During the fifth Democratic “debate,” Big Media again reminded us why it is culpable in enabling humanity’s blind rush toward climate chaos. As was the case in the previous four debates, climate got short shrift.
Despite that, several candidates found opportunities to highlight the urgency of the crisis, inserting it into non-climate questions.
Pete Buttigieg. During his first minute at the mic, Buttigieg said, “climate is approaching the point of no return.” Later in the debate, Buttigieg mentioned that farmers need to be part of America’s solution to fighting climate change.
Tulsi Gabbard was one of the only candidates asked specifically about climate change. She talked about transitioning our country off fossil fuels and ending the nearly $30 billion currently given to the fossil fuel industry. Her most interesting remark was a call to transition to a system of agriculture that focuses on local and regional food production.
Bernie Sanders referred to climate change as the “greatest existential threat of our time.” He reminded the audience that we don’t have decades to figure it out, and laid out his climate priorities succinctly and powerfully.
Tom Steyer spoke about climate change more than any candidate. He said, “I’m the only person on this stage who says that climate change is my number one priority.”
I was surprised that other candidates, especially Sanders, didn’t challenge Steyer on that. With Jay Inslee no longer in the race, the role of presidential climate champion is up for grabs. Tonight, Steyer took a big stride forward toward embracing that mantel. He was also the only candidate who spoke out against oil and gas pipelines.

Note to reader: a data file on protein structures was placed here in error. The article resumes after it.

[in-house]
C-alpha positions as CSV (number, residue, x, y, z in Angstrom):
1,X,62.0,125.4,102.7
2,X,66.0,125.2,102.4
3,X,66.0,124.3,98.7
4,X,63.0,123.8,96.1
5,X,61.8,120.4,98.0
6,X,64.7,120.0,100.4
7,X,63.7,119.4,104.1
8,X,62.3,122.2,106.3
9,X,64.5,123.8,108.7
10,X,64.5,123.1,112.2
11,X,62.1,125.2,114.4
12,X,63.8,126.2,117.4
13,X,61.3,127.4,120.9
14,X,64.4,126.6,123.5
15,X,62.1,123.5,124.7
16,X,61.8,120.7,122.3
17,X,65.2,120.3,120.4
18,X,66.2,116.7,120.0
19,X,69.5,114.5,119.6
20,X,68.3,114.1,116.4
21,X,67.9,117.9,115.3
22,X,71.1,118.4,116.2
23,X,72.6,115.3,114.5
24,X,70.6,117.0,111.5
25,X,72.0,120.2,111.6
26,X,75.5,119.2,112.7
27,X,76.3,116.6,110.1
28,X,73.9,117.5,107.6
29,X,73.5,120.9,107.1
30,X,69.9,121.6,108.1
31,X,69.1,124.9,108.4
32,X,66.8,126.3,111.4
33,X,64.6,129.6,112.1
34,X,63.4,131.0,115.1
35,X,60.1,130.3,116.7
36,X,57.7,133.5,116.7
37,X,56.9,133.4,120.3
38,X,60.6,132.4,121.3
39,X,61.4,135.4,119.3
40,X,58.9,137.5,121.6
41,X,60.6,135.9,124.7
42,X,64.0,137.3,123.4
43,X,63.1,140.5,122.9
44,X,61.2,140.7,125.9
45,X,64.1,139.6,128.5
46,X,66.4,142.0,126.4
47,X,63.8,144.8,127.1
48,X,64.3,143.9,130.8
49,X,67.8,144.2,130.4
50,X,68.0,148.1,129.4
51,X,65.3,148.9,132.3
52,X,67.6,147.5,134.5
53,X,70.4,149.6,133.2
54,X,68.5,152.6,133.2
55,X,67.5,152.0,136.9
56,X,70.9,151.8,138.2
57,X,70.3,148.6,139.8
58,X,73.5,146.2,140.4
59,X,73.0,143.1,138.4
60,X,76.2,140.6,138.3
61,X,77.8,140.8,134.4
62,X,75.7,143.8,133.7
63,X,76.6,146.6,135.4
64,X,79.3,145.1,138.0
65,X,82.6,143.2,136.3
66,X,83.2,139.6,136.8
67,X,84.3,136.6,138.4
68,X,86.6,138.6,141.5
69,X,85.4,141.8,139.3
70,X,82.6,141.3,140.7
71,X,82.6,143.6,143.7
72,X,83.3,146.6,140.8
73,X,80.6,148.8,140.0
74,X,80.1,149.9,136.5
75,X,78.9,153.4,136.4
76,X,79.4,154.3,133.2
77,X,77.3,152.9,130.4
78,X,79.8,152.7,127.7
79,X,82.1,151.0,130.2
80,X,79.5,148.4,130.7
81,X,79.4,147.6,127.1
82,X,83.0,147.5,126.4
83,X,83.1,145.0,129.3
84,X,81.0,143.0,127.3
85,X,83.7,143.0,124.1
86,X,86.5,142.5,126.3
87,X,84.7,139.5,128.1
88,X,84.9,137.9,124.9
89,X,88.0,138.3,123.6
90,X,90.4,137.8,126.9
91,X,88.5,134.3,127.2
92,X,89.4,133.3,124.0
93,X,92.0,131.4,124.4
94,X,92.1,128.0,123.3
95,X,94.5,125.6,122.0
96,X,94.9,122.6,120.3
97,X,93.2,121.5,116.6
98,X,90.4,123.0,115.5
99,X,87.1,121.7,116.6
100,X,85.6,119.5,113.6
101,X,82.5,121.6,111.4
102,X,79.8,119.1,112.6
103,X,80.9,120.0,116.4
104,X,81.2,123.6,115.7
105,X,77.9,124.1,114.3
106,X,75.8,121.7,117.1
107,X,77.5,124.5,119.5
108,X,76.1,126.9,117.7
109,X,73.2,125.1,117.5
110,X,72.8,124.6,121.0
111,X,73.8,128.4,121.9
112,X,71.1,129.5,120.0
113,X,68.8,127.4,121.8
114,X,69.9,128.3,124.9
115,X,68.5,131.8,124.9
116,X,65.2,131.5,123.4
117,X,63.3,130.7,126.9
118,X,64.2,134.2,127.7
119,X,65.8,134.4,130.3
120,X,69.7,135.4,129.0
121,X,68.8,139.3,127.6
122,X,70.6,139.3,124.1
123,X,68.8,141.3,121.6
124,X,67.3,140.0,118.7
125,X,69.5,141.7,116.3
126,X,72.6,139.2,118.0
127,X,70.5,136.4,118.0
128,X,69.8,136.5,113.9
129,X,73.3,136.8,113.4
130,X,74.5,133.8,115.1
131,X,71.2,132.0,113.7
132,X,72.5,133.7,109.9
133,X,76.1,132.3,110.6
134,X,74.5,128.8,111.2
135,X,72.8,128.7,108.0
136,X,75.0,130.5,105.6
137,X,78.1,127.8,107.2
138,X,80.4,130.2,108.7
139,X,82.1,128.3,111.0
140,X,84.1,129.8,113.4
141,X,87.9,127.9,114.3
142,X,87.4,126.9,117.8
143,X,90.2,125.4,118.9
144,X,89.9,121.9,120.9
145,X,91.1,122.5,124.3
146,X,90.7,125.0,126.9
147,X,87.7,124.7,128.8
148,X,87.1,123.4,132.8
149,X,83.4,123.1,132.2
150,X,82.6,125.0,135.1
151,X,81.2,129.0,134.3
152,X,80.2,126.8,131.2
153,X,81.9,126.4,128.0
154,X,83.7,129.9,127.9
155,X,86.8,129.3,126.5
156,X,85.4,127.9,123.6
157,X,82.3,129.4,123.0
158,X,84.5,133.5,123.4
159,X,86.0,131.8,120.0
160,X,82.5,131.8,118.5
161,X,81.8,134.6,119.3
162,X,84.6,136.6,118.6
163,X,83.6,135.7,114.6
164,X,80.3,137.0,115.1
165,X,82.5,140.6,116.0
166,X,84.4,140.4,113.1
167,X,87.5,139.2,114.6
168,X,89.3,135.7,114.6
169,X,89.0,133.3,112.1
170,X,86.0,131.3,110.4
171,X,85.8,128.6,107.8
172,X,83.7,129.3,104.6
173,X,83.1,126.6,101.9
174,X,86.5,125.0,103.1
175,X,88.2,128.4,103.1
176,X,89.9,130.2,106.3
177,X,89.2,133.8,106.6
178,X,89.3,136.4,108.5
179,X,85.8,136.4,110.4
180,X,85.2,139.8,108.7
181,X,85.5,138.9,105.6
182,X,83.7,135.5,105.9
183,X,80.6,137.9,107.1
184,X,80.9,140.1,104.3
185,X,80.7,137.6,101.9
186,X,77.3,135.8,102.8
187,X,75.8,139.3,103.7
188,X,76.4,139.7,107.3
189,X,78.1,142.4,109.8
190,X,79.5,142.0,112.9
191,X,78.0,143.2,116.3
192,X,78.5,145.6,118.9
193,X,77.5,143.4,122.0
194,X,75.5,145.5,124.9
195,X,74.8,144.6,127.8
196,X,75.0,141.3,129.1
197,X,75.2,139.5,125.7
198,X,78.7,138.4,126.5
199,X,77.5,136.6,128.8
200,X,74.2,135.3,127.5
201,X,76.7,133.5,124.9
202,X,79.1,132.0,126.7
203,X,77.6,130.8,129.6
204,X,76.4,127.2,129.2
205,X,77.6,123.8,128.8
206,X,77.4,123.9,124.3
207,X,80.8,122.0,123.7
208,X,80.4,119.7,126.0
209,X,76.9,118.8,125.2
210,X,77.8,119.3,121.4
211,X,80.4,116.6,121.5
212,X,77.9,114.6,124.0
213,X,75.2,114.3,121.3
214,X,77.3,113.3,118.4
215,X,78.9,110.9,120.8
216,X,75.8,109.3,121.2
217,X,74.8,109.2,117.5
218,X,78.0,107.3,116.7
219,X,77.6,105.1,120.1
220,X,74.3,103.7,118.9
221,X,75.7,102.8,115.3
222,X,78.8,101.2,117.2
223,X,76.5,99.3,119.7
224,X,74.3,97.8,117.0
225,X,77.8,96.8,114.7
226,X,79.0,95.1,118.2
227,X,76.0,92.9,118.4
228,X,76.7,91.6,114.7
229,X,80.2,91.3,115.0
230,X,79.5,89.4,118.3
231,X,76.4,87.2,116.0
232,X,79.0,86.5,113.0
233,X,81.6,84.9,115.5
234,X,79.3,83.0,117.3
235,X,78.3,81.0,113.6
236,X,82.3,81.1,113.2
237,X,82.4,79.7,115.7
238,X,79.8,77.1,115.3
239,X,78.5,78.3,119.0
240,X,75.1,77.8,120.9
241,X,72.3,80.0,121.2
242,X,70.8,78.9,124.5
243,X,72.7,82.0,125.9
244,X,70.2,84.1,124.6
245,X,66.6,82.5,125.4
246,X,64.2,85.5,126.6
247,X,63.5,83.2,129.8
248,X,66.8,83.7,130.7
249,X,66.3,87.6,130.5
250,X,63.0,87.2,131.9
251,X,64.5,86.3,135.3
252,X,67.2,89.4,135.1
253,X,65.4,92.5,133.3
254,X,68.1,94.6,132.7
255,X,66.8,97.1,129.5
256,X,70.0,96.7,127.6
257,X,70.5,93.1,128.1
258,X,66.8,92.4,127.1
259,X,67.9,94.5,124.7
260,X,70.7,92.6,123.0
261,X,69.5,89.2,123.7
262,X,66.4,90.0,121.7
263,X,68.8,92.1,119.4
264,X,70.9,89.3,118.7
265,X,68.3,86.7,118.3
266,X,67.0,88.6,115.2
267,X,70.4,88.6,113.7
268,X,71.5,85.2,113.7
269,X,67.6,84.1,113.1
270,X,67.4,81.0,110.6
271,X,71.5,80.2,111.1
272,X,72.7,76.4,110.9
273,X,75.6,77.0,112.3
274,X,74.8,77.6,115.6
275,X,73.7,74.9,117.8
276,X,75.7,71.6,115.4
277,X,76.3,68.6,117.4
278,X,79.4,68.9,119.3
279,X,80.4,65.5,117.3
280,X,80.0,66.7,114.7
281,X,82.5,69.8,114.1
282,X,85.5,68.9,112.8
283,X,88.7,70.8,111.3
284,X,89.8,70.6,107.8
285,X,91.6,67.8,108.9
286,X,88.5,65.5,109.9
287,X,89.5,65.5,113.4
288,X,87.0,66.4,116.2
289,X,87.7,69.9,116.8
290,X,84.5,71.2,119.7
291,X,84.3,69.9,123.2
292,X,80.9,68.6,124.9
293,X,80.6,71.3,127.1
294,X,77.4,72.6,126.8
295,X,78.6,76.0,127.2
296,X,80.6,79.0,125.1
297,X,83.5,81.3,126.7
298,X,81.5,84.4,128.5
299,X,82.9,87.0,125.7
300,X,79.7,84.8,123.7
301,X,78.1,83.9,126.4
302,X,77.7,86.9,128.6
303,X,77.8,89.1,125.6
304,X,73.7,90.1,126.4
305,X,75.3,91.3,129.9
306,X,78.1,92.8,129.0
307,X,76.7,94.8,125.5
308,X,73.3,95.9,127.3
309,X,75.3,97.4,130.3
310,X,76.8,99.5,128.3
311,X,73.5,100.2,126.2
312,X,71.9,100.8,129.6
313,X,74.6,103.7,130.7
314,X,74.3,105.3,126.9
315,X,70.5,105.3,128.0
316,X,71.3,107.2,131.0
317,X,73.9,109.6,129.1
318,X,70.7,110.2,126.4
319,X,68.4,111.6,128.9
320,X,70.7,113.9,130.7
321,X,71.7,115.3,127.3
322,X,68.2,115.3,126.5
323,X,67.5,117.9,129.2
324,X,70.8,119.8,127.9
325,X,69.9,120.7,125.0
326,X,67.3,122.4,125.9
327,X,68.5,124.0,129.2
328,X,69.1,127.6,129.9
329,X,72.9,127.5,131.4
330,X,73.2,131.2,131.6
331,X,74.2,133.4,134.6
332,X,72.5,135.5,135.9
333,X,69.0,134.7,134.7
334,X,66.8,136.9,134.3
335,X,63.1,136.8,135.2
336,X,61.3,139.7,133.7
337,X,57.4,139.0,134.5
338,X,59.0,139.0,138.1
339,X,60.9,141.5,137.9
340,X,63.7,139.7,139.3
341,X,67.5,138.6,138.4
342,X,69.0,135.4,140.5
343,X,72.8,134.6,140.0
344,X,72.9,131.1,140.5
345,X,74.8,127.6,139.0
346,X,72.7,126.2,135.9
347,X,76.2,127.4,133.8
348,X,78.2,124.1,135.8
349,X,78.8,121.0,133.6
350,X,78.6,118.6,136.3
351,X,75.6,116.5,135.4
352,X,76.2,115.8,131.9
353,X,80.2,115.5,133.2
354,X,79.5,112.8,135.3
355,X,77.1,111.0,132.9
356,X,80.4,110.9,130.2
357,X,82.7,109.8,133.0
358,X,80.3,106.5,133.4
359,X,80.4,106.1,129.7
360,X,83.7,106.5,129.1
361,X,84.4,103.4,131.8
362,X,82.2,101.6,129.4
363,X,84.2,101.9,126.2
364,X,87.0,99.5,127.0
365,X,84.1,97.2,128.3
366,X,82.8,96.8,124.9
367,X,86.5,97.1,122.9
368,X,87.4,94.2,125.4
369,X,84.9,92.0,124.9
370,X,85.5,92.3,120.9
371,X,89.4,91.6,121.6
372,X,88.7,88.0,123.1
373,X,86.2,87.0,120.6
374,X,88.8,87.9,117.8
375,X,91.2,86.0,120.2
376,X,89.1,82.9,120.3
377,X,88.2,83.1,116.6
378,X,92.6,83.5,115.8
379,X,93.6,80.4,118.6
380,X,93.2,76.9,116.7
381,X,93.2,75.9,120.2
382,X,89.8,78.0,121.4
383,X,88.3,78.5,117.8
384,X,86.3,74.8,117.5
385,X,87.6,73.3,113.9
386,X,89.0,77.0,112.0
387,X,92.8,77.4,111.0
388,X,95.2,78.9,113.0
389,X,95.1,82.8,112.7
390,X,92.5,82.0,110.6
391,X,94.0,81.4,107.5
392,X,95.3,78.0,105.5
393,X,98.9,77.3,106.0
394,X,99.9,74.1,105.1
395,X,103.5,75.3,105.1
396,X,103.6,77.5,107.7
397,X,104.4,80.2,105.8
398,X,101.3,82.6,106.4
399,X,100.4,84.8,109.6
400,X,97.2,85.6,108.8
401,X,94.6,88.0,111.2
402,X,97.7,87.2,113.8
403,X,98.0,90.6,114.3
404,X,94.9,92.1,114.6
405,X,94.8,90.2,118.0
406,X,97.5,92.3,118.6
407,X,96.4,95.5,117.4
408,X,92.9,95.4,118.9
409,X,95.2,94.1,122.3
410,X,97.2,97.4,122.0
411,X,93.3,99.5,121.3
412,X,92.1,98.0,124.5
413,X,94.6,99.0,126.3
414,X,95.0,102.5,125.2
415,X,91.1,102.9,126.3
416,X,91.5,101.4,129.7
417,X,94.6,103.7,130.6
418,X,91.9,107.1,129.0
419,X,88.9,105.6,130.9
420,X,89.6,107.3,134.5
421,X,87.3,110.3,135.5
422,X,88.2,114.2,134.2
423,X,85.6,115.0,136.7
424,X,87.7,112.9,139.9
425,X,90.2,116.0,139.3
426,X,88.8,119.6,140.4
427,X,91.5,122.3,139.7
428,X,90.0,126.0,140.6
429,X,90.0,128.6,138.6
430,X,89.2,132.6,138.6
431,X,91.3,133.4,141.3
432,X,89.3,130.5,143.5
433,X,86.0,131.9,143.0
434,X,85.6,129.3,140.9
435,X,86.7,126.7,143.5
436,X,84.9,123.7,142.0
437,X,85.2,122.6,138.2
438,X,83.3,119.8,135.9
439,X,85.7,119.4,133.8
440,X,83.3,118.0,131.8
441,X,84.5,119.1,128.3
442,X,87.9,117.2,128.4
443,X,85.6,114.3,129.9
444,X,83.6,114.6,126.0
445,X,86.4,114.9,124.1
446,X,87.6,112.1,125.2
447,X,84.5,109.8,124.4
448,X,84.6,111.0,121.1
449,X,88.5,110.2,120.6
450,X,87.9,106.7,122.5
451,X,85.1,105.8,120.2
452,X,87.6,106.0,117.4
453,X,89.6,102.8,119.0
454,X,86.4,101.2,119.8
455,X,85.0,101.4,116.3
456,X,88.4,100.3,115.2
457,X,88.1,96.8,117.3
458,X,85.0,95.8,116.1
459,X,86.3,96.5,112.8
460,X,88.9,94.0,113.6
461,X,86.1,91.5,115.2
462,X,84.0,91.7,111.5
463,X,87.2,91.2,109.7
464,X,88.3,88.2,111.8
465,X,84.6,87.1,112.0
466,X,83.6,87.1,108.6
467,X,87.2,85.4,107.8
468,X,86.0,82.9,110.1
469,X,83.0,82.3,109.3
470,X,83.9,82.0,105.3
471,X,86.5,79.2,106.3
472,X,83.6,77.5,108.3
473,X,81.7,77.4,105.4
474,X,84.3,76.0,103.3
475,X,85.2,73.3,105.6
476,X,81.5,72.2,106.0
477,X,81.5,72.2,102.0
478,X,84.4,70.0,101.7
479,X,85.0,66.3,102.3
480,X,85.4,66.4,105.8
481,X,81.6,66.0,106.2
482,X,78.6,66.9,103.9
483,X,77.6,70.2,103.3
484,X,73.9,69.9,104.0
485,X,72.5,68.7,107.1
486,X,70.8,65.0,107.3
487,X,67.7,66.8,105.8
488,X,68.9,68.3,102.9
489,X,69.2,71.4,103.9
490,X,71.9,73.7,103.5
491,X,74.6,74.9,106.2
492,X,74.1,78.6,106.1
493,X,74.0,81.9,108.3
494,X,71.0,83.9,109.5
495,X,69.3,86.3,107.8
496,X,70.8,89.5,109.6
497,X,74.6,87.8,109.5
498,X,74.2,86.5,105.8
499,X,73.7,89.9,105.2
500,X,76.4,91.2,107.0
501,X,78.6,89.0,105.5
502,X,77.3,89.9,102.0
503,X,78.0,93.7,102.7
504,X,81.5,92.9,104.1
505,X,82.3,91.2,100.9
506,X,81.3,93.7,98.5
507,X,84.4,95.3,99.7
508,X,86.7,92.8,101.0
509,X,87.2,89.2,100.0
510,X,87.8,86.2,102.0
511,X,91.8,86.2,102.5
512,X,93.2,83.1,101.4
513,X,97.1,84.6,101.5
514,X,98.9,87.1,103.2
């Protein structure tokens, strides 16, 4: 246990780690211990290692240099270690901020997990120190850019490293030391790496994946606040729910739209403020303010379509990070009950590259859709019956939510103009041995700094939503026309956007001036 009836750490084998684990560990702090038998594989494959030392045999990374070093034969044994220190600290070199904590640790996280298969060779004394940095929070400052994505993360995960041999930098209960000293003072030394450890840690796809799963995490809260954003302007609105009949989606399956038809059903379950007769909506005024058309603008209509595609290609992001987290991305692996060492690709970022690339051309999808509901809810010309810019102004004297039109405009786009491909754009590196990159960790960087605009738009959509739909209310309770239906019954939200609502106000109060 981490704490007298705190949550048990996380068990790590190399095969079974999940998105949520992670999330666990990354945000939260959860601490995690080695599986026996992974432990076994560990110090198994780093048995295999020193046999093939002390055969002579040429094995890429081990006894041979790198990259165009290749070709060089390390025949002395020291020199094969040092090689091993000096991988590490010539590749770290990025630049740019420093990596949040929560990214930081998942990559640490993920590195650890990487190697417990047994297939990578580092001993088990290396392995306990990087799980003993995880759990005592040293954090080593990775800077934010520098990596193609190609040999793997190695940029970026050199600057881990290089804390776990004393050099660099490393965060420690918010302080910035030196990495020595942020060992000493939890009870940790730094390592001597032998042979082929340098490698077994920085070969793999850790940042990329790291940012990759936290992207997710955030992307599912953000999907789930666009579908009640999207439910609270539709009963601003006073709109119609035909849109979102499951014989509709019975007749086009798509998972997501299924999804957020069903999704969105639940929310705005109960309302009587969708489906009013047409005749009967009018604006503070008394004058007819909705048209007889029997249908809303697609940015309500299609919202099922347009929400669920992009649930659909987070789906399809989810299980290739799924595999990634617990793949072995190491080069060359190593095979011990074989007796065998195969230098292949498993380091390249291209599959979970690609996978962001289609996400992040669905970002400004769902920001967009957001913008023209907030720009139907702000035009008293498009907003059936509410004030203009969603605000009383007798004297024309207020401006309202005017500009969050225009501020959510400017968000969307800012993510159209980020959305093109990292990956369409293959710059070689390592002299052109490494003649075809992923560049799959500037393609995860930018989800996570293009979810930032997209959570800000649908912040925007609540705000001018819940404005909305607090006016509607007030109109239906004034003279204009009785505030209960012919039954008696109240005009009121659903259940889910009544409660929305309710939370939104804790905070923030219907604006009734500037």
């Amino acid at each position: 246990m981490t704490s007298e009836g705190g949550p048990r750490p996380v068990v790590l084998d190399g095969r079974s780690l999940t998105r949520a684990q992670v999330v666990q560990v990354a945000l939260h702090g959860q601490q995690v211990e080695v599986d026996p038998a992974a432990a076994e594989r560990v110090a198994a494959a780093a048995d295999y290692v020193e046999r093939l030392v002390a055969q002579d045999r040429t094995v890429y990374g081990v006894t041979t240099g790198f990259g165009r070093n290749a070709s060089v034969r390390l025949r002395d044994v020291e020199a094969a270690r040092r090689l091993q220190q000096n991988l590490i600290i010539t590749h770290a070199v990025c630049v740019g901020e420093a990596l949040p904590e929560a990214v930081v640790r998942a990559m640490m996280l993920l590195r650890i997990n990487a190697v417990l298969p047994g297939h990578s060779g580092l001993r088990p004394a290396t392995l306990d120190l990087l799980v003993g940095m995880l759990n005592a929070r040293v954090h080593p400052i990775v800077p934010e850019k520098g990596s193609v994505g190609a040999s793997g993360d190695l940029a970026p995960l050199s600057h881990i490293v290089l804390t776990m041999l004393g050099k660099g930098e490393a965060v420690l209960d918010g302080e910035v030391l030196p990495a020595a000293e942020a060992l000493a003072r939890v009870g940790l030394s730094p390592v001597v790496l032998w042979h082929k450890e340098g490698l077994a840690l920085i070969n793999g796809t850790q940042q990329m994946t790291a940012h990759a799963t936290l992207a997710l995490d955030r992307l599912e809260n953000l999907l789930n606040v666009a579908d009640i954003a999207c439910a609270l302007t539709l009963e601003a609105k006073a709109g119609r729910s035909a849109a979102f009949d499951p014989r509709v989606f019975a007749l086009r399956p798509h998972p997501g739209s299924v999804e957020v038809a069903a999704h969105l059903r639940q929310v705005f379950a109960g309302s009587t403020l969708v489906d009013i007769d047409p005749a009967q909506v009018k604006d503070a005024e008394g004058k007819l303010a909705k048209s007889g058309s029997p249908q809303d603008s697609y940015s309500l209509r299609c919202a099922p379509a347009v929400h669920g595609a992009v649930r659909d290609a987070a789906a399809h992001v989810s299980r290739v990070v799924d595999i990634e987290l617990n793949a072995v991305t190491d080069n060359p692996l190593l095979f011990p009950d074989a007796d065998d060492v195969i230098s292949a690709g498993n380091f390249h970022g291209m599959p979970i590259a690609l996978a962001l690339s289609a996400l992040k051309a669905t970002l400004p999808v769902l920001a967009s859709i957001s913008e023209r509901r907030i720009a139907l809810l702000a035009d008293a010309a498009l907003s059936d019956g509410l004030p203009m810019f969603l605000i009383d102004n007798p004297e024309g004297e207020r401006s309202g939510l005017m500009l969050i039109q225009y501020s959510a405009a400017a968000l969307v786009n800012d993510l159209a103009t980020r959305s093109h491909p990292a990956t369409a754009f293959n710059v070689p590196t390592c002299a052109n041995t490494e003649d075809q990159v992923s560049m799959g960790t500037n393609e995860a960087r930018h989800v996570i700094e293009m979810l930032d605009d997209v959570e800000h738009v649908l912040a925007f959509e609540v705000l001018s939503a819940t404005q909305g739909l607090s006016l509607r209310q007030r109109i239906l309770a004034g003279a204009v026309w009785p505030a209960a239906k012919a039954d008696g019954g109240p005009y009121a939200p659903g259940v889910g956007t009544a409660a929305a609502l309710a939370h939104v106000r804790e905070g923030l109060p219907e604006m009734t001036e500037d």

The closing minutes of the debate made it clear that it’s not just Big Media that deserves criticism for relegating the climate crisis to the margins of political conversation. Eight of the candidates, when given free range during their closing statement, failed to even mention climate change.
Elizabeth Warren spoke of it briefly.
Steyer again told the audience that he’s the only person on the stage who will make climate change his top priority.
Maybe that’s true. A couple weeks ago, when the congressional champion of the Green New Deal, Rep. Alexandria Ocasio-Cortez, came to Iowa for a Climate Crisis Summit with Sanders, it seemed Sanders might be poised to become the new climate candidate.
Maybe he is. He certainly gave climate more substantive talk during the debate than eight other candidates on the stage. But if Sanders intends to fill the climate candidate gap vacated by Inslee, he now has Steyer to compete with.